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How to get the best deal when renting a property

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Homeowners could end up £326,000 wealthier over a 30-year period than those who rent, and that is before potential property price growth is considered, according to the Equity Release Council, a trade body. Adding to the burden on generation rent are escalating prices, fiddly tenancy agreement clauses and hefty bills. Here’s how to limit the damage.

Negotiate – and back up your offer

Don’t just assume you have to pay the advertised rent on your chosen property but do your homework before you make a lower offer – it’s good to go in with a host of reasons to add credit to your bid. Research the local property market to understand how other properties in the area are priced, what features they offer and how well presented and located they are. If you find several similar properties that are cheaper than the one you want, show the details to the landlord and ask whether they will match the price.

Alternatively, seek out features present in other properties but lacking in the one you like. For example, if your desired place comes unfurnished, explain to the landlord that you need to buy a furniture at your own cost, so would need to bring the rent to be brought down.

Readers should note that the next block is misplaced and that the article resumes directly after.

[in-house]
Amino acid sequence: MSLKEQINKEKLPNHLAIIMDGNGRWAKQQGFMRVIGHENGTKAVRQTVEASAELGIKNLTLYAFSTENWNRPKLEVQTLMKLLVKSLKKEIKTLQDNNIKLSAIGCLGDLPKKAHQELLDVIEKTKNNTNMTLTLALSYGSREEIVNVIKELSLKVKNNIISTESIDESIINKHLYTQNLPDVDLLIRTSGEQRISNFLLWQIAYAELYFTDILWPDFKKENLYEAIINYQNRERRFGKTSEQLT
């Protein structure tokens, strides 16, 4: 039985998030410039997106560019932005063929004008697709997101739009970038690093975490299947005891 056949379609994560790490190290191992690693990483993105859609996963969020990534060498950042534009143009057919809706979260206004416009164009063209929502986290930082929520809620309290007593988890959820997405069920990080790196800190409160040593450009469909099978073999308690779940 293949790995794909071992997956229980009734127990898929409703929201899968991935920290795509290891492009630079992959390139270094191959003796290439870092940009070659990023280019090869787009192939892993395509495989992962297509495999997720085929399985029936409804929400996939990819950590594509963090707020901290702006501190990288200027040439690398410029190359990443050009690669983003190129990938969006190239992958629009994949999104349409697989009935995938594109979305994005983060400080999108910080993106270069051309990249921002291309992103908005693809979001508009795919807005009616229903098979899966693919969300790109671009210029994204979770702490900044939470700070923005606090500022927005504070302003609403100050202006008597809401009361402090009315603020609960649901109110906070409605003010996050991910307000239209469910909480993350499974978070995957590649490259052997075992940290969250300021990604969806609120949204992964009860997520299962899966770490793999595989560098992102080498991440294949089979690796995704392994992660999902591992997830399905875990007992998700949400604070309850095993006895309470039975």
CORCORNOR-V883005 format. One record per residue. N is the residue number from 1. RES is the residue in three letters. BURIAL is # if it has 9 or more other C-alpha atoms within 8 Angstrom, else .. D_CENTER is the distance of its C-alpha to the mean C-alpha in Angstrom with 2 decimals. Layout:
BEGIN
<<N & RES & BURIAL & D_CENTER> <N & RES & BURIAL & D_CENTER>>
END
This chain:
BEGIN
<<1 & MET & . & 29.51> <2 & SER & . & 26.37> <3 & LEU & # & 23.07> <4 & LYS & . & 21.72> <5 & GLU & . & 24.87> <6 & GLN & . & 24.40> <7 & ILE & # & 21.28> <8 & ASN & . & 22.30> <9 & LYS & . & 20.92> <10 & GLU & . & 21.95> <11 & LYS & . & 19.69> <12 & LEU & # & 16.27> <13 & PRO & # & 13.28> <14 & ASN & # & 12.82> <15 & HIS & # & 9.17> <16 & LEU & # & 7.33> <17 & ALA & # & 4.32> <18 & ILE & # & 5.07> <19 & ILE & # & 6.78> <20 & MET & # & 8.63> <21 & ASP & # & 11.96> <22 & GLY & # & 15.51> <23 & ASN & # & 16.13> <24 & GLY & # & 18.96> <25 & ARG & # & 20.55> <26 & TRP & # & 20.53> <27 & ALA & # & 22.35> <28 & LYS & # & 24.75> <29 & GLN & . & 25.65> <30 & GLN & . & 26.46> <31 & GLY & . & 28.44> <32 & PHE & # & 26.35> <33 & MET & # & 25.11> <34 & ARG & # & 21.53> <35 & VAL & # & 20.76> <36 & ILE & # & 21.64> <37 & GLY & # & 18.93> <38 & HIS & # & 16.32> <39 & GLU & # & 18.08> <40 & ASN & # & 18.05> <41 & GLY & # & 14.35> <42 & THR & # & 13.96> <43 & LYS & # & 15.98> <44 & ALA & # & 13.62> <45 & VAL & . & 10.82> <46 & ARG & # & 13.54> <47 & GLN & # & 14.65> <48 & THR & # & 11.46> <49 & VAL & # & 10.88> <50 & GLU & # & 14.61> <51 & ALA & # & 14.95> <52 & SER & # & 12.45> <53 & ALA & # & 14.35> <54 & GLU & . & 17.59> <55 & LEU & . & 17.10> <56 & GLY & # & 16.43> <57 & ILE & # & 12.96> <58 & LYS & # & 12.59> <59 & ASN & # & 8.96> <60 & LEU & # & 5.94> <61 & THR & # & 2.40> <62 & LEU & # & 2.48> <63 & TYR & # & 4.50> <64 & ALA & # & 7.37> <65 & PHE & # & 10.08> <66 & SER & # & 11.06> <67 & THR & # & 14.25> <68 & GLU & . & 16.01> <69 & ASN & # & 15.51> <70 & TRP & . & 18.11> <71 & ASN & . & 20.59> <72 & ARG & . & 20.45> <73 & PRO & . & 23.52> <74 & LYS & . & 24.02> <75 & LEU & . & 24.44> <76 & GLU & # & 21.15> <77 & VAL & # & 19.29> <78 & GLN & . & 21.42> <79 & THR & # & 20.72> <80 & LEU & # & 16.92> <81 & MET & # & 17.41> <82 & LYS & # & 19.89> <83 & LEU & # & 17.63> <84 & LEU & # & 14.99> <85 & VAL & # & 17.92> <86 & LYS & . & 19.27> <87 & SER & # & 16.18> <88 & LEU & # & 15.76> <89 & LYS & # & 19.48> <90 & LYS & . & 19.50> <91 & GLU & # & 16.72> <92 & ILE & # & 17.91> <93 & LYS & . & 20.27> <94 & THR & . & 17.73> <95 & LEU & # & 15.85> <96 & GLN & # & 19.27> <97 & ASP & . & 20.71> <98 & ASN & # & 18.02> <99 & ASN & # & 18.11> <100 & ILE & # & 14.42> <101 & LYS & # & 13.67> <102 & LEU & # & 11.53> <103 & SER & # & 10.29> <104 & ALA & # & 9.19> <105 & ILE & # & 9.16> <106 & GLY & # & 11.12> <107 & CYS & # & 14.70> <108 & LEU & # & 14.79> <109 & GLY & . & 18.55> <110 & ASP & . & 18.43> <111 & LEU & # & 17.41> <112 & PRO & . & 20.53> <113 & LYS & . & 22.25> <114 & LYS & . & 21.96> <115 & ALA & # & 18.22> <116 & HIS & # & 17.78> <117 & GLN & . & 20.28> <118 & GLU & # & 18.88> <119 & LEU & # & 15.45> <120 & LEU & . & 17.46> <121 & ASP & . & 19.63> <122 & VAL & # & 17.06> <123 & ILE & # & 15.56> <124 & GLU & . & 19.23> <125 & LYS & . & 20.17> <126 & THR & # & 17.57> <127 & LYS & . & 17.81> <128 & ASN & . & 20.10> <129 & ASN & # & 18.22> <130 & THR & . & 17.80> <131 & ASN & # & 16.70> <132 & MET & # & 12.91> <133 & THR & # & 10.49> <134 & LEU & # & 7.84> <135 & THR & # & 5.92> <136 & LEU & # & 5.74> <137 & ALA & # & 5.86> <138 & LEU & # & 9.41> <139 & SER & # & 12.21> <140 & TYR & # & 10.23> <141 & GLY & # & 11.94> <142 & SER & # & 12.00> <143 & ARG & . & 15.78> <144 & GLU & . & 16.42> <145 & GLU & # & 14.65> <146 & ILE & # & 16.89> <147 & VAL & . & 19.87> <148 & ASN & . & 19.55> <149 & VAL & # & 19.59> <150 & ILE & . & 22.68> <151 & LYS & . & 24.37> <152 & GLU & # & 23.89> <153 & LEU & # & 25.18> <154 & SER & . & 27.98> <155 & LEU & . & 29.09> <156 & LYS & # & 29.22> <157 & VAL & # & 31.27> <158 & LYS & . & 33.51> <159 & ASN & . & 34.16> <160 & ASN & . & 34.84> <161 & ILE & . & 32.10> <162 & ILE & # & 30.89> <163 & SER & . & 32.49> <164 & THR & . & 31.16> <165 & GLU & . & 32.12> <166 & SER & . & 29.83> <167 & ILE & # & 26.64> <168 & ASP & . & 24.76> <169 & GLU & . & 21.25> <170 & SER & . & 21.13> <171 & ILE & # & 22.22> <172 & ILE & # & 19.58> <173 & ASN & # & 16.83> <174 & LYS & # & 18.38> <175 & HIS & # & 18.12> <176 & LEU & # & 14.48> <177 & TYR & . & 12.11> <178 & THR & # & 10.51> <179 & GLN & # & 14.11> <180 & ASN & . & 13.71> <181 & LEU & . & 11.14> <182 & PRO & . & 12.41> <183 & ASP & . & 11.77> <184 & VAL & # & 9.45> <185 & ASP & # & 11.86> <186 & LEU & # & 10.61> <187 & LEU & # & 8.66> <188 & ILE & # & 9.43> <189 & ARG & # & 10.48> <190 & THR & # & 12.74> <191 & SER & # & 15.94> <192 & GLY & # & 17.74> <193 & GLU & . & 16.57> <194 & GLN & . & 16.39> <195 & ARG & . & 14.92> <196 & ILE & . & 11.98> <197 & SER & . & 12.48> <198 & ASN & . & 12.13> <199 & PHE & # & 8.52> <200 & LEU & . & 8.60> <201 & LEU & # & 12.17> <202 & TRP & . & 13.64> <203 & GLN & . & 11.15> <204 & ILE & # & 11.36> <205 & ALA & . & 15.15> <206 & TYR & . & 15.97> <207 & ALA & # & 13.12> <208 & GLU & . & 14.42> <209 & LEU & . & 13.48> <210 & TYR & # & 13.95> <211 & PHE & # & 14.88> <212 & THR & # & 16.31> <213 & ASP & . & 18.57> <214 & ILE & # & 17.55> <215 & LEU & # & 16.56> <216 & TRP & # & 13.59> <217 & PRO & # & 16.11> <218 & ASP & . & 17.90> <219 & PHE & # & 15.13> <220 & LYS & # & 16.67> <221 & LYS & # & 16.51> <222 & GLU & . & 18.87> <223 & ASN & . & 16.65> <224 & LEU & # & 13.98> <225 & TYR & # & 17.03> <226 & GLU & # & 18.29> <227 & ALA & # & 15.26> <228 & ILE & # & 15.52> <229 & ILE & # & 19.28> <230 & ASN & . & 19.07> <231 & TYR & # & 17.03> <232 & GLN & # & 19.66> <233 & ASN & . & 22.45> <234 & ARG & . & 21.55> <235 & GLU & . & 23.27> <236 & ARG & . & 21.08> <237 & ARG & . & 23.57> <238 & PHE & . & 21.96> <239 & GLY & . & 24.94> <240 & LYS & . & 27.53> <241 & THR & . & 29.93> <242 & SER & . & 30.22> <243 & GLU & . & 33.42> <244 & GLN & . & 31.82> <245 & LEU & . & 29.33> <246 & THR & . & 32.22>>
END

You can sweeten the deal by offering to sign up to a longer tenancy term, which gives landlords more security and saves them any costs associated with finding new tenants.

If they won’t agree to negotiate, see whether they will cover certain bills or redecorate the property (always set a deadline for completion).

View image in fullscreenAlways check the fine print on a tenancy agreement. Photograph: Jeffrey Blackler/Alamy

Scrutinise your tenancy agreement

Before you sign anything check the fine print, including the start and end date of your tenancy, details of your obligations and any agreed repairs you want completing before you move in. Housing is a devolved issue, so legislation governing landlords and renting varies across the UK.

The most commonly overlooked clause in tenancy is the notice period, says Portia Msimang, a project coordinator at the campaign group Renters’ Rights London. “I’ve seen some odd clauses in a tenancy contract, so make sure you read it all.”

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As well as being sure you know what you are agreeing to, you may spot some opportunities to save. For example, your contract might require you to pay for professional cleaners before moving out. To save on cleaning fees, see whether you can get this condition removed and do it yourself.

Become a property guardian